• —I asked Huang to use China’s influence with Pakistan to keep it from starting military action. I suggested to Peking that it encourage Pakistan to be more imaginative politically and psychologically so as to allow the return of the refugees.
  • —I told Huang that we would understand the furnishing of military equipment by the PRC to Pakistan (they are doing it anyway).
  • —I repeated that we would do nothing to embarrass Pakistan publicly and that we welcomed any views that the PRC might have on this situation.

Other Subjects

  • —I told Huang that you would see the Emperor of Japan during his re-fueling stop in Anchorage on September 26, and that this was pre-empting an official visit by him or by you to Japan. In addition, I said that Prime Minister Gandhi had accepted your invitation, extended in April, to visit the U.S. starting November 9, with her acceptance perhaps designed to balance off the effects of the Soviet/India Treaty of Friendship.
  • —Ambassador Huang said that the PRC stood by the agreement we reached in Peking that neither side had an interest in reopening the Warsaw talks. This channel, in Peking’s view, would continue to exist in name only, being used perhaps for transmittal of bureaucratic documents. This Chinese position, which I said exactly matched our understanding, was in response to a message we had sent Peking last week. We had noted that Tad Szulc’s interview of PRC Ambassador Huang Hua in Ottawa had suggested the re-opening of these Warsaw talks. (It appears that Huang Hua’s position was inaccurately conveyed by Szulc.)5
  • —I gave to the Ambassador for his transmittal a courtesy note t. Huang Hua which gives him my telephone numbers in case of emergency, while making clear that Paris remained the primary channel and that this was strictly a contingency in case we could not contact the Chinese in Paris quickly.6
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This was a useful session. We are building a solid record of keeping the Chinese informed on all significant subjects of concern to them, which gives them an additional stake in nurturing our new relationship.7 We laid out our South Asia policy and made clear that we are not colluding against their ally. We have now foreshadowed the potentially unpleasant combination of a Moscow Summit and visits by the Emperor of Japan and Prime Minister Gandhi in a way that should make these events at the same time palatable and a reminder that we are not so eager with the Chinese that we will shy away from those countries which they dislike. The Chinese in turn were meticulous in their plans for my interim visit and their views on the Warsaw talks.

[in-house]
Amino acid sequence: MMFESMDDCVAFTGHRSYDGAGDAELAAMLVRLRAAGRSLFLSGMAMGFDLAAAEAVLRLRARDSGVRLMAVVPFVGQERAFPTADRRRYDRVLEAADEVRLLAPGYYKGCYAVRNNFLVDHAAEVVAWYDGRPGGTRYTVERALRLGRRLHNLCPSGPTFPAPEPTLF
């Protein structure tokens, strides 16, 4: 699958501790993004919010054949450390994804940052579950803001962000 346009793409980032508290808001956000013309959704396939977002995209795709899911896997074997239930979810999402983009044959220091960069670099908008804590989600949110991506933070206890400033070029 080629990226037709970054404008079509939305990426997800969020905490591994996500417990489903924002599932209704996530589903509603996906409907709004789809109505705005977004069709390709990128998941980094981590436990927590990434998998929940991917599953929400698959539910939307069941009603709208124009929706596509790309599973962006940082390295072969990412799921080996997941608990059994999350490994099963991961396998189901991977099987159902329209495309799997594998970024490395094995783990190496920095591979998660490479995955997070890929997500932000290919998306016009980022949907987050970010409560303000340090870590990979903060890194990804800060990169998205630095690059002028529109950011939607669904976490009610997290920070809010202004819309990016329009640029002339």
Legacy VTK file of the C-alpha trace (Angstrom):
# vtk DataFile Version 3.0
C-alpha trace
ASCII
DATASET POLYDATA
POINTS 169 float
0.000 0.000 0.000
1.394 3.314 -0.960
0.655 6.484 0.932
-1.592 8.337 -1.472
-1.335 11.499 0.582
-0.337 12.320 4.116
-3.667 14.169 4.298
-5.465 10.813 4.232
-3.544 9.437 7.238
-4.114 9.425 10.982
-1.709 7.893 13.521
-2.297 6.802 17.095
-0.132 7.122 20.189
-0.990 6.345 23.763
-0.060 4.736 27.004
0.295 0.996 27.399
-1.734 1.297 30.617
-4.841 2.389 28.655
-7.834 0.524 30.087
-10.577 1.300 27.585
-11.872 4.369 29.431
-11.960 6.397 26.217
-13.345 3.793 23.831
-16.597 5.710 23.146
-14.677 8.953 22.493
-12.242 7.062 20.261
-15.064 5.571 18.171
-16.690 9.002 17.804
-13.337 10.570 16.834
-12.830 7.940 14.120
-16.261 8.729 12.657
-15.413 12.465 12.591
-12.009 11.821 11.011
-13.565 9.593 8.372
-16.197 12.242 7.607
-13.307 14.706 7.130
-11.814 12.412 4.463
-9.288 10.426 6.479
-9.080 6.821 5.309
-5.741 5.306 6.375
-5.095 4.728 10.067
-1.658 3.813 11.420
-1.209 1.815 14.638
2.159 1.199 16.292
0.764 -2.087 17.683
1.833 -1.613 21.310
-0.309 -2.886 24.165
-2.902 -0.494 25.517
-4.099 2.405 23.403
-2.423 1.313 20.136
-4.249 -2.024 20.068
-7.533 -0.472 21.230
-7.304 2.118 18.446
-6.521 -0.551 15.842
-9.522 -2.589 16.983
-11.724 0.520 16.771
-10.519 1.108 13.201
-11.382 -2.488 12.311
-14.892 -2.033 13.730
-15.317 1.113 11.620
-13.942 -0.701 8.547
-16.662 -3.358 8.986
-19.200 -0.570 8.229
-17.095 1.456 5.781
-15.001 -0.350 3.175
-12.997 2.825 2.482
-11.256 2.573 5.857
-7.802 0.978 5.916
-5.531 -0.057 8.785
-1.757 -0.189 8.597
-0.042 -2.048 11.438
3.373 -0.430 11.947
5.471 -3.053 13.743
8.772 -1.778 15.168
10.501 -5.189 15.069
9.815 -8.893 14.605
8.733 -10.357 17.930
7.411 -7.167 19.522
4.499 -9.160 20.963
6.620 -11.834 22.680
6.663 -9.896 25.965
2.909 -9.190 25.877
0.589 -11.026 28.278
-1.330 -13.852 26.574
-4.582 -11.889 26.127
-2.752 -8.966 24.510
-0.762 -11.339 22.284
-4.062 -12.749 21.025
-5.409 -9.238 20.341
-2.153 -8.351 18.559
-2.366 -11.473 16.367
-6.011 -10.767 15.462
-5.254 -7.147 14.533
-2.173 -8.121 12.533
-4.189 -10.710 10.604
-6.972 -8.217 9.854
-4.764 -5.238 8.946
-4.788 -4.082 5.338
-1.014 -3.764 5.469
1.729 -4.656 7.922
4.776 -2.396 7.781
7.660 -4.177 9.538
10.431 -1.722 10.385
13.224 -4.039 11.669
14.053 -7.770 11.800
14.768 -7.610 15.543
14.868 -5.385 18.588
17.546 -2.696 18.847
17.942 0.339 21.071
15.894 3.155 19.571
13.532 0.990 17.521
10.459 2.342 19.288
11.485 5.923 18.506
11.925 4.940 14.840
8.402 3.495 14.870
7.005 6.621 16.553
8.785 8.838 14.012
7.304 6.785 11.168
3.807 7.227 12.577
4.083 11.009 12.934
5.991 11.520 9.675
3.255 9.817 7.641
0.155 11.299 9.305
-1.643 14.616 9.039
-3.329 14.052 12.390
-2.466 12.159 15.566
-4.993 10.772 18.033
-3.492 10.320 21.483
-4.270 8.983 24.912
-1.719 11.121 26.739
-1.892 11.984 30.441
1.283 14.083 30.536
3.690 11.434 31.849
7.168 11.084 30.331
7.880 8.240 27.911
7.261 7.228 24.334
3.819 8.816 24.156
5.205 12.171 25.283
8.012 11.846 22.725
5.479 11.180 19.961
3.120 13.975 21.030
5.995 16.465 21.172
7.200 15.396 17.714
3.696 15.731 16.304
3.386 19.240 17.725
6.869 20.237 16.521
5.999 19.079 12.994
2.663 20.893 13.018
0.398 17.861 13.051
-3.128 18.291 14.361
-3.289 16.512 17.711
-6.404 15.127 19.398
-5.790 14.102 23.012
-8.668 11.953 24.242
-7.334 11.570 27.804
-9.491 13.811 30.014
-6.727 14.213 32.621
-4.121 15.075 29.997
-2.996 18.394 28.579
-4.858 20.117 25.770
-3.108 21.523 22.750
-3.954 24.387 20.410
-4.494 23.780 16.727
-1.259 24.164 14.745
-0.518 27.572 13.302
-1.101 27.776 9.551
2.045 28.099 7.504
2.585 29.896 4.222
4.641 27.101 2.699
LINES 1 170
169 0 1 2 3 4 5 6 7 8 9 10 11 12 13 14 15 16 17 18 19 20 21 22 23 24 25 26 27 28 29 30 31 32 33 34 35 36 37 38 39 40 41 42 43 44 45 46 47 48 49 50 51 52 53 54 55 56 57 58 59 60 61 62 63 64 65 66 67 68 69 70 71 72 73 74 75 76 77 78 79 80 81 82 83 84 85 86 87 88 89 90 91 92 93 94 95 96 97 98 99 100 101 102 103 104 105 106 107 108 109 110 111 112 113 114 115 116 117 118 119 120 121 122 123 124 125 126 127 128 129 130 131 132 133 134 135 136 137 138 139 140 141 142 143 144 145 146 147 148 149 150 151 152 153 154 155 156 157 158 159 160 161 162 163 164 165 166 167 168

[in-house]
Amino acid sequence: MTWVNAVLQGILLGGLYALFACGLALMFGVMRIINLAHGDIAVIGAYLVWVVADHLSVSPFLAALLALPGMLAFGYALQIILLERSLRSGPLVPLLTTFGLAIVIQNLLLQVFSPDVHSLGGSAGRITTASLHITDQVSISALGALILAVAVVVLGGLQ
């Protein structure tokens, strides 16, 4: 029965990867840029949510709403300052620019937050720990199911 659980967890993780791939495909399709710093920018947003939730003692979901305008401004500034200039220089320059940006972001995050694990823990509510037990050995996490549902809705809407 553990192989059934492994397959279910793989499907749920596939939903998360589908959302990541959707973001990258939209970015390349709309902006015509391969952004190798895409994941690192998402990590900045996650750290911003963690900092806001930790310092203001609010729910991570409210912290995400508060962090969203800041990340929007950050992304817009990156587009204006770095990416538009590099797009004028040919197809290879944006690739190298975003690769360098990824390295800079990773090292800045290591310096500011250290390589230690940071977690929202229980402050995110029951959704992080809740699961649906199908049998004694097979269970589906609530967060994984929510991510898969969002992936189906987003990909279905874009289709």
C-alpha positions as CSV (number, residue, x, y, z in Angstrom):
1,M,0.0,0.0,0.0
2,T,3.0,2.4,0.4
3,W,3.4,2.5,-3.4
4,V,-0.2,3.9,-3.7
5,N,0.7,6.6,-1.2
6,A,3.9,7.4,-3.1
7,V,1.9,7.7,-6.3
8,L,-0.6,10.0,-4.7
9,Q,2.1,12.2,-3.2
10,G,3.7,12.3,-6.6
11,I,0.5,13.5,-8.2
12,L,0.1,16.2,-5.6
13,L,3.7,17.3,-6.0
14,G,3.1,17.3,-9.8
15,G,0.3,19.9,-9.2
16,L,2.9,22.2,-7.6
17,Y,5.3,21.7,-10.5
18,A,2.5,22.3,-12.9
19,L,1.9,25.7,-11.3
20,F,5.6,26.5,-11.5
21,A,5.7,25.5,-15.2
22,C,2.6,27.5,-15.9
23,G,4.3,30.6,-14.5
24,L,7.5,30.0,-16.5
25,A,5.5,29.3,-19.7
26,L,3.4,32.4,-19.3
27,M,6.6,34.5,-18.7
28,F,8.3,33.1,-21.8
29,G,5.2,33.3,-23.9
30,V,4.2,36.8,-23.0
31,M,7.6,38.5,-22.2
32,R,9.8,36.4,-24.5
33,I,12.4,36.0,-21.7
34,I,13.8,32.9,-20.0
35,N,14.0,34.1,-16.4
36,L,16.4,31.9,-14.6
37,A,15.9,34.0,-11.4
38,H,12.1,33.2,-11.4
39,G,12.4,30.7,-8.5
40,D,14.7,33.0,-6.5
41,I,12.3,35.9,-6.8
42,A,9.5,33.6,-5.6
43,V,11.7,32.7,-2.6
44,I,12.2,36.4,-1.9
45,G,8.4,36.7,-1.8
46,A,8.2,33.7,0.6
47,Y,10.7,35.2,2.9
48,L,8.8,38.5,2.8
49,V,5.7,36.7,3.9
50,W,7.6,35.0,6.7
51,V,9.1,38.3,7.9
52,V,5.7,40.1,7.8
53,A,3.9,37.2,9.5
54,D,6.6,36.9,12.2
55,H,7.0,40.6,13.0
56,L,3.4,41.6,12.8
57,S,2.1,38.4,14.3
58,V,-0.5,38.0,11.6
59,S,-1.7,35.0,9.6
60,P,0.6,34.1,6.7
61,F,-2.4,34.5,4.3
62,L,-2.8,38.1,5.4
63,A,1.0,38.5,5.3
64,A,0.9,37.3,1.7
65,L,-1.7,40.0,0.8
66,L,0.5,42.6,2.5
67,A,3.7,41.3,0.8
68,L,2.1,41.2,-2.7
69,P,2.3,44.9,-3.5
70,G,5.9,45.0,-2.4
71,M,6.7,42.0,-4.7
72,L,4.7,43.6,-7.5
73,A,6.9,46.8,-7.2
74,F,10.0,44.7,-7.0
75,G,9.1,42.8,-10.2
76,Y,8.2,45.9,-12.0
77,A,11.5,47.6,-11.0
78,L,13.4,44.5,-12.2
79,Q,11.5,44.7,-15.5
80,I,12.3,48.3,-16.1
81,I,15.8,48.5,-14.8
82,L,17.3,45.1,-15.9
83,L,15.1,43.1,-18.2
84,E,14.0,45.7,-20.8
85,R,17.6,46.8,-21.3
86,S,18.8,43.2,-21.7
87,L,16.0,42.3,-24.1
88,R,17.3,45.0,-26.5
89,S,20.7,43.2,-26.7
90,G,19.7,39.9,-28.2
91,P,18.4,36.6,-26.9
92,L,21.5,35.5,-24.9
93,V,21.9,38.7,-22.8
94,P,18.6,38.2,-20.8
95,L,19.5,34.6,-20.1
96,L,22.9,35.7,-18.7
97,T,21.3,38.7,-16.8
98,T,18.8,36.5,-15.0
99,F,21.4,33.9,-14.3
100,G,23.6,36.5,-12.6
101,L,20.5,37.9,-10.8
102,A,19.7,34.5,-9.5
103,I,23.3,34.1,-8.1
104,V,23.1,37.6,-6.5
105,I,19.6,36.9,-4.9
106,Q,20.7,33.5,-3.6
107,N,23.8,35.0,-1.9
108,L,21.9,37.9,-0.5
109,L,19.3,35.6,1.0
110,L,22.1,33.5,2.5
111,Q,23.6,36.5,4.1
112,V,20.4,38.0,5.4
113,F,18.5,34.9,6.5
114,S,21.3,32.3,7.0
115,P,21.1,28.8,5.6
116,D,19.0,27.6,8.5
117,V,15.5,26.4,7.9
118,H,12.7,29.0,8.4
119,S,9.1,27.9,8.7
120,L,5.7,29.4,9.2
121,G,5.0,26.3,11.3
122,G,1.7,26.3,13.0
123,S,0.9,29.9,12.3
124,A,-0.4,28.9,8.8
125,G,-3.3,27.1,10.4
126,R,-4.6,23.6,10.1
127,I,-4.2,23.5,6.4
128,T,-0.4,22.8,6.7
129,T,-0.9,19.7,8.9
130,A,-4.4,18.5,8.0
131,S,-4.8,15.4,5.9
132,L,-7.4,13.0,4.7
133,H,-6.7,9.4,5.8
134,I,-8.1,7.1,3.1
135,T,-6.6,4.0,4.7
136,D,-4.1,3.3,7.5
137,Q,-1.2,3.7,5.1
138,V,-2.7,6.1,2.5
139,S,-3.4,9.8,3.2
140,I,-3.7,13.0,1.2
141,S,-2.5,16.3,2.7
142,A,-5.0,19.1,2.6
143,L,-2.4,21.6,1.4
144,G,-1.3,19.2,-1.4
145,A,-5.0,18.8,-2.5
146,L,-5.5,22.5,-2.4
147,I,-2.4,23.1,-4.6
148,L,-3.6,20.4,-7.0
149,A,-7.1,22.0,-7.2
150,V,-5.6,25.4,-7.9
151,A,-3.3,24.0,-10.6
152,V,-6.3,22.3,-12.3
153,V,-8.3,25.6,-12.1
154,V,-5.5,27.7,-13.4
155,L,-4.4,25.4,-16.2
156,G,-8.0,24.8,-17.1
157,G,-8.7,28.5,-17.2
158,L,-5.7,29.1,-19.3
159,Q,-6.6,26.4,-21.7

1. Source: National Archives, Nixon Presidential Materials, NSC Files, Box 849, President’s Files—China Trip, China Exchanges, July–October 20, 1971. Top Secret; Sensitive; Exclusively Eyes Only. Sent for information. A notation on the memorandum indicates the President saw it.
  2. Attached but not printed is the 11-page memorandum of conversation of this meeting held in the PRC Embassy in Paris on August 16 from 9:05 to 10:45 a.m. It was attended by Ambassador Huang Chen, First Secretary Tsao Kuei Sheng, Secretary to the Ambassador Wei Tung, Kissinger, Lord, and Walters. The meeting was arranged throug. Walters during his August 9 meeting with the PRC Ambassador to France. Haig’s August 8 instructions to Walters, and Walters’ report on the meeting are ibid., China Exchanges. See Foreign Relations, 1969–1976, vol. E–13, Documents 15, 16, and 17.
  3. The recommendations for the trip were the result of discussions among Nixon, Kissinger, and Haldeman on August 11. The proposed dates and length of the trip were determined by Republican presidential primaries scheduled for early 1972, the Soviet summit, and the expectation that the time needed for translation would slow the talks. The trip to the USSR was an important consideration. Nixon agreed with Kissinger’s statement that “so what I [Kissinger] think I ought to do is to tell their Ambassador in Paris on Monday that I don’t know anything specific, but as negotiations develop and succeed, we will in be in no position then to refuse the invitation, but we can put [it] after Peking and we intend to put it after Peking.” Kissinger continued: “So, the only part of the game plan it changes is that instead of holding the Peking date, we’ll agree on that now, but not announce it until I come back.” (Ibid., White House Tapes, Recording of conversation between Nixon, Kissinger, and Haldeman, August 11, 1971, 9:10–11:40 a.m., Oval Office, Conversation No. 561–4)